Many people begin with a term life policy because of its lower premium. But as you get older, it’s common to start to think more seriously about your long-term financial plan as a whole. At Northwestern Mutual, we think whole life insurance and its unique attributes that work in conjunction with investments make it an important part of a financial plan.
How many years does it take to pay up a whole life insurance policy?
How long you’ll pay a premium on a whole life insurance policy will depend on your policy. With some policies, you pay until you reach a certain age like 65 or 100. However, you may also be able to purchase a policy that is designed to have you pay for a set period of time, like 10, 15, 20 or 25 years. Once you reach the end of that payment period, the policy will stay in effect without you owing any additional premiums.
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Benefits of whole life insurance
Because of its lifelong coverage and cash value component, whole life insurance can be one of the most flexible parts of your financial plan.
Whole life insurance covers you until the end
So long as you pay your premiums for whole life insurance, your death benefit (the amount paid to your beneficiaries after your death) is guaranteed for life — whether you die at 30 or 105. If you purchase a $1 million policy, $1 million is paid upon your death (generally income tax-free). Term life insurance only pays a death benefit if you pass away within a predetermined window of time, say, 20 years. After 20 years, your policy simply expires, and that’s part of what makes term life insurance less costly than whole life insurance. In many cases no one will ever get the death benefit (because you outlive the policy).
Whole life insurance is consistent
With a whole life insurance policy, your premiums remain the same. What you pay today is what you’ll pay in 20 years.1 So, if you open a whole life policy at age 30, you’ll pay a lower, fixed premium than someone who starts a similar policy at 45, for example. There are an array of other types of life insurance policies that allow you to adjust your premiums or death benefit as you go. There are also some hybrid offerings that combine elements of whole and term life insurance (where the premiums could change). But with whole life, the premiums and death benefit are predictable.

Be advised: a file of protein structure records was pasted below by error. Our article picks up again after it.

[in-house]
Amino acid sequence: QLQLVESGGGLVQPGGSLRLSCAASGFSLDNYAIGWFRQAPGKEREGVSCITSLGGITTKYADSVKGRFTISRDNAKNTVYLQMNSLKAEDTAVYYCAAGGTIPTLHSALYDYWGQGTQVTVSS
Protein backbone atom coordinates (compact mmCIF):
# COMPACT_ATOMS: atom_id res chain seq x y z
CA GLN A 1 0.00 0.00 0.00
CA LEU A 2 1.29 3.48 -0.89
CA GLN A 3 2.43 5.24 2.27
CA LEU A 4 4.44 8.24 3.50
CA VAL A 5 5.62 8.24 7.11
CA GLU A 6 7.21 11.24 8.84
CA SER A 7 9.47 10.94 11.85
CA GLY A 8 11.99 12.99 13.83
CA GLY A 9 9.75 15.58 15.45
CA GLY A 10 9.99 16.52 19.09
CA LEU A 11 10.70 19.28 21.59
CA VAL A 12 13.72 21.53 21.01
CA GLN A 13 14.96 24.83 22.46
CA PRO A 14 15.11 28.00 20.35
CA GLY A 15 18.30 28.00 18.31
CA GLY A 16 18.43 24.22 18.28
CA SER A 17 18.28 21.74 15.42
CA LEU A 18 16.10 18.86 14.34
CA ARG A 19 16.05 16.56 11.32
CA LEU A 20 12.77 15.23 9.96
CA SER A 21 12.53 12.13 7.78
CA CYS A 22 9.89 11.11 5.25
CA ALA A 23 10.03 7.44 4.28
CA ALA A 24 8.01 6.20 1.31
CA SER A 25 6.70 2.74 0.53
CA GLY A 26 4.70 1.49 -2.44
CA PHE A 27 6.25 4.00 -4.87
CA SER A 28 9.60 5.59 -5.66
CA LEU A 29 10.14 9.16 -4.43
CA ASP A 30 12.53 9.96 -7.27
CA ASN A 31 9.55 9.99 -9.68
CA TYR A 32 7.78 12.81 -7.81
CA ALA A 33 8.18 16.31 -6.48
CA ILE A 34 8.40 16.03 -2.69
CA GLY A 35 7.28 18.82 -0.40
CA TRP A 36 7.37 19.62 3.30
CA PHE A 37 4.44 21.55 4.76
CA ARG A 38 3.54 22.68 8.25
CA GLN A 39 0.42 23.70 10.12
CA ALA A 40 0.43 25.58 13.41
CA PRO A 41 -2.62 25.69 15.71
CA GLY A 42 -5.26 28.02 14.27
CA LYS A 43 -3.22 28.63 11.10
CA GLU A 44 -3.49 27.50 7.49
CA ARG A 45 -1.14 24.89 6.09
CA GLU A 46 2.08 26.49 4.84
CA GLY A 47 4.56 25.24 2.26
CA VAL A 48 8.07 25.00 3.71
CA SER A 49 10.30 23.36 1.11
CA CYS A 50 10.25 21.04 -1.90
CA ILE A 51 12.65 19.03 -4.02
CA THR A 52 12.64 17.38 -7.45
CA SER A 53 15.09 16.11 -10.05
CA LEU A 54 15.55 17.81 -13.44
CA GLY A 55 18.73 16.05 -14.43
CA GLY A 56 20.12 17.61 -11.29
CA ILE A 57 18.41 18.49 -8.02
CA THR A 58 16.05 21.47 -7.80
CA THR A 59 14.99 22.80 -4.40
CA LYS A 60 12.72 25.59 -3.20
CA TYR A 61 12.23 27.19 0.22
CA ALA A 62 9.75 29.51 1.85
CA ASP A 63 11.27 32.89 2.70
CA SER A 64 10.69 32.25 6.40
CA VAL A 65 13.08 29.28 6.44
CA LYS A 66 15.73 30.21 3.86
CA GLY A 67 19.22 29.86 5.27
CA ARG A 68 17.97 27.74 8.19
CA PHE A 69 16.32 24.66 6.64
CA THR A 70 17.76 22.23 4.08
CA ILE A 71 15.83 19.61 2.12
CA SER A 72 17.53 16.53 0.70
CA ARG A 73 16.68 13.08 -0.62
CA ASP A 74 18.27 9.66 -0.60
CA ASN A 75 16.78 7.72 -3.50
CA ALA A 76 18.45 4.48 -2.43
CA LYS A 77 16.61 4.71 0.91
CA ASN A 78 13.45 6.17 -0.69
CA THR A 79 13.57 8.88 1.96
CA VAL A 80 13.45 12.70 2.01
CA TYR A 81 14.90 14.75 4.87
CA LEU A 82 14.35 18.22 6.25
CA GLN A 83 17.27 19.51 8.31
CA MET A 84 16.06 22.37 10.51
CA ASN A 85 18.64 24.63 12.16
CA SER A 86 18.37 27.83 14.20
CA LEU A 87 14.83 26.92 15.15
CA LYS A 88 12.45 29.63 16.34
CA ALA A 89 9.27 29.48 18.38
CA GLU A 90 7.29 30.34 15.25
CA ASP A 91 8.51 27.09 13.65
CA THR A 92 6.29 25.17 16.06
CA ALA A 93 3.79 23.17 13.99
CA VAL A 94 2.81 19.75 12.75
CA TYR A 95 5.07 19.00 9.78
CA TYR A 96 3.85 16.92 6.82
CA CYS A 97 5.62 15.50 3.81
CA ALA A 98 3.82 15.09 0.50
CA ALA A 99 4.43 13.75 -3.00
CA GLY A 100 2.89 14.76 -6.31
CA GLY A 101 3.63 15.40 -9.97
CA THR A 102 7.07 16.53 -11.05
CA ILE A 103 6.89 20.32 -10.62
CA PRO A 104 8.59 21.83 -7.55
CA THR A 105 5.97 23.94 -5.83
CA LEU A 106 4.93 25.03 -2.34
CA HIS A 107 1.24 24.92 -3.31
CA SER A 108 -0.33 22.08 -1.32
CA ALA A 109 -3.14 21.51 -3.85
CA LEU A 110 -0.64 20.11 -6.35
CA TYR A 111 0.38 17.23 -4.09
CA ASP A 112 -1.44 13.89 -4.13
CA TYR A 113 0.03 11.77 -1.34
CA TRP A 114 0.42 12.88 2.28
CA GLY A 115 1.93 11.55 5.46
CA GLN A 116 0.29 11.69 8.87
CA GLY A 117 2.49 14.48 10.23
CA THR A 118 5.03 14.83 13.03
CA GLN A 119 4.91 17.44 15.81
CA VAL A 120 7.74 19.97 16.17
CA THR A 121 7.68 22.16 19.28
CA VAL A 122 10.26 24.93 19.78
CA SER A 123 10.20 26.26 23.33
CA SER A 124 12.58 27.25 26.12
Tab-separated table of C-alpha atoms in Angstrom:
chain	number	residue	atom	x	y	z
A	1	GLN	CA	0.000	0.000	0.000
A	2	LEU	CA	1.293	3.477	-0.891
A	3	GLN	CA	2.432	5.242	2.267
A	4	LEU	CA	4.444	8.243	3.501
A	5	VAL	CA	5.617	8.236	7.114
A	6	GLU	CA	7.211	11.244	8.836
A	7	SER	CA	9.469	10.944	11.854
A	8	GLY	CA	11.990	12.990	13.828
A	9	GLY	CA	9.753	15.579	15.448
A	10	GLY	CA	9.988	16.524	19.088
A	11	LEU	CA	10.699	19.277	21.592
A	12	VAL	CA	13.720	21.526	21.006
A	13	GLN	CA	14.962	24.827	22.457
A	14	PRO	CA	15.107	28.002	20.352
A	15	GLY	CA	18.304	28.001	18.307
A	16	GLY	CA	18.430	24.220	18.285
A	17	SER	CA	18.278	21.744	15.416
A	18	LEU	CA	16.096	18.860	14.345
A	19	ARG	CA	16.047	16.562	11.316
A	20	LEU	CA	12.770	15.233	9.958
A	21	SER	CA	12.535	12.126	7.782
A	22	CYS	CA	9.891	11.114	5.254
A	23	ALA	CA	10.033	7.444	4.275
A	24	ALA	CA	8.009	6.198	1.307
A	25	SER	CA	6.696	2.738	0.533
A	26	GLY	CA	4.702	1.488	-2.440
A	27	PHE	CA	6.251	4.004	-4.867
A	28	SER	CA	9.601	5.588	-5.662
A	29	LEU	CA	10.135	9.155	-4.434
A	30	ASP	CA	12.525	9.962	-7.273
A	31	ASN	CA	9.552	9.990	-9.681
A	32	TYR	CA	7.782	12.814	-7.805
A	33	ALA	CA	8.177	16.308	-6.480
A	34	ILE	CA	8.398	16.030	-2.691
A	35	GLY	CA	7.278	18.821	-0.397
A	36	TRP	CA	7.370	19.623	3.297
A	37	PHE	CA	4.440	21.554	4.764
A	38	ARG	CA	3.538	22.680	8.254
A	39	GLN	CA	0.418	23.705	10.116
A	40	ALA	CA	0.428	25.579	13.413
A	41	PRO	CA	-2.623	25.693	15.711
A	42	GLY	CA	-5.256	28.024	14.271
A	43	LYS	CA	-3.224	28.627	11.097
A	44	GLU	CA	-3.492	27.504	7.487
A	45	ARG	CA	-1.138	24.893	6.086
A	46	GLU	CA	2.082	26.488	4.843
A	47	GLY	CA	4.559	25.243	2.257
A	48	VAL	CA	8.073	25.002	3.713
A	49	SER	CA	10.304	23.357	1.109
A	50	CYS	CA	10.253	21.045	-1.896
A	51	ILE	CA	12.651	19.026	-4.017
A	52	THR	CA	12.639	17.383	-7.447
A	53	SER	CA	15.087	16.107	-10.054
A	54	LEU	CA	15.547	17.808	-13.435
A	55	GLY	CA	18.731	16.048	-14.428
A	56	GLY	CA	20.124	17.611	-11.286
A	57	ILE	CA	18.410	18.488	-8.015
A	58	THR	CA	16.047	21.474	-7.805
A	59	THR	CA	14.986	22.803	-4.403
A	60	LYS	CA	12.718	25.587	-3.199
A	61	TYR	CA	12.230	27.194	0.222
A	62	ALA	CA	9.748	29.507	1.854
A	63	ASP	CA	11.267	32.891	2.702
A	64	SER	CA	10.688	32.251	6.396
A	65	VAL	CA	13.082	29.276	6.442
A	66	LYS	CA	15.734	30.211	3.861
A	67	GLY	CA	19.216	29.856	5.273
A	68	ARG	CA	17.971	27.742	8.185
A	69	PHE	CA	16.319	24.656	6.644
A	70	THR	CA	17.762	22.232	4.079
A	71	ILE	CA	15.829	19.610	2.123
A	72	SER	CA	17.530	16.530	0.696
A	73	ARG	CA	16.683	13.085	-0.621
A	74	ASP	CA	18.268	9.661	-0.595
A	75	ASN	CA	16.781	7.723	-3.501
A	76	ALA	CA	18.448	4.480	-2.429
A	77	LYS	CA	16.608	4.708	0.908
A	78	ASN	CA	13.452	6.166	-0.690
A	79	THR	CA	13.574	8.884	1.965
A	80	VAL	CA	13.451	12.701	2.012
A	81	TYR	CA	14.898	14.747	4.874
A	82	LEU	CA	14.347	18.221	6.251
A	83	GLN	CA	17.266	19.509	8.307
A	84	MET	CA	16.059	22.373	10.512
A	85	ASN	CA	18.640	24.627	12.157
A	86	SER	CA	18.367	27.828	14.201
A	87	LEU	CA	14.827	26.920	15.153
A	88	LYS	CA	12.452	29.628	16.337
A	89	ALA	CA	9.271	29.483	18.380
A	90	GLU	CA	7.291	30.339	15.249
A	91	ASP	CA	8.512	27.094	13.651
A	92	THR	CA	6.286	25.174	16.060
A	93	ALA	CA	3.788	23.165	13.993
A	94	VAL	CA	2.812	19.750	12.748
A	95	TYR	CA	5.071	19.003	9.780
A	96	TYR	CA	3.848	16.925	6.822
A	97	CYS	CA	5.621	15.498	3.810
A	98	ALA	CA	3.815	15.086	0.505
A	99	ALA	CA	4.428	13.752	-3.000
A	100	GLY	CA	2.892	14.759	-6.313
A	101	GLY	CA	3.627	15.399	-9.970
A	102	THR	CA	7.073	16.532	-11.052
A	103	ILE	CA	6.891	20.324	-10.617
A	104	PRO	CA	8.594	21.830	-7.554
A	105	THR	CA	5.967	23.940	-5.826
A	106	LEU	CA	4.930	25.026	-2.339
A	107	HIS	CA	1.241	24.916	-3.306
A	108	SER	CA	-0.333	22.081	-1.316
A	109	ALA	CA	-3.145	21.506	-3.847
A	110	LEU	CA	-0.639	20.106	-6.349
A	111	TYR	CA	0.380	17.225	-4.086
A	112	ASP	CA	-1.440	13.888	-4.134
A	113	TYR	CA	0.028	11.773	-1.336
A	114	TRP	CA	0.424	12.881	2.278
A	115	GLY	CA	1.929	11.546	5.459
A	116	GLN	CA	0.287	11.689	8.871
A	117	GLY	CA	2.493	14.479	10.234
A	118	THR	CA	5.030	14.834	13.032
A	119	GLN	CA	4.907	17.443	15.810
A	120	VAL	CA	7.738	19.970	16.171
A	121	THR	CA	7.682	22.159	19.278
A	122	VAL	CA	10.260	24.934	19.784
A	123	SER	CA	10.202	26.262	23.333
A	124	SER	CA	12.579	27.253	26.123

Whole life insurance has cash value
This is the biggest difference between term and whole life insurance. Payment of premiums on your whole life policy generates cash value that is guaranteed to grow over time. After your cash value has accumulated over several years, you can use it for any purpose that is right for you.2
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You can use your accumulated cash value to help pay your premiums. You can use it as collateral for a mortgage or other personal loan.3 You can even use the money to pay for tuition, a down payment on a house, unexpected medical expenses — anything, really (it’s your money). You can generally access your policy’s cash value tax free, as well.
Finally, just like a selling house, you can fully surrender your policy and receive the accrued cash value.4 When you do that, you may owe tax, but generally cash value from a surrendered policy is only taxed when it exceeds premiums paid. Term life insurance, on the other hand, is more akin to renting an apartment.
When your apartment lease is up, you pack up your stuff and move. Similarly, when a term life policy expires, that’s it. You simply aren’t covered anymore, and you don't receive any cash from what you've paid in.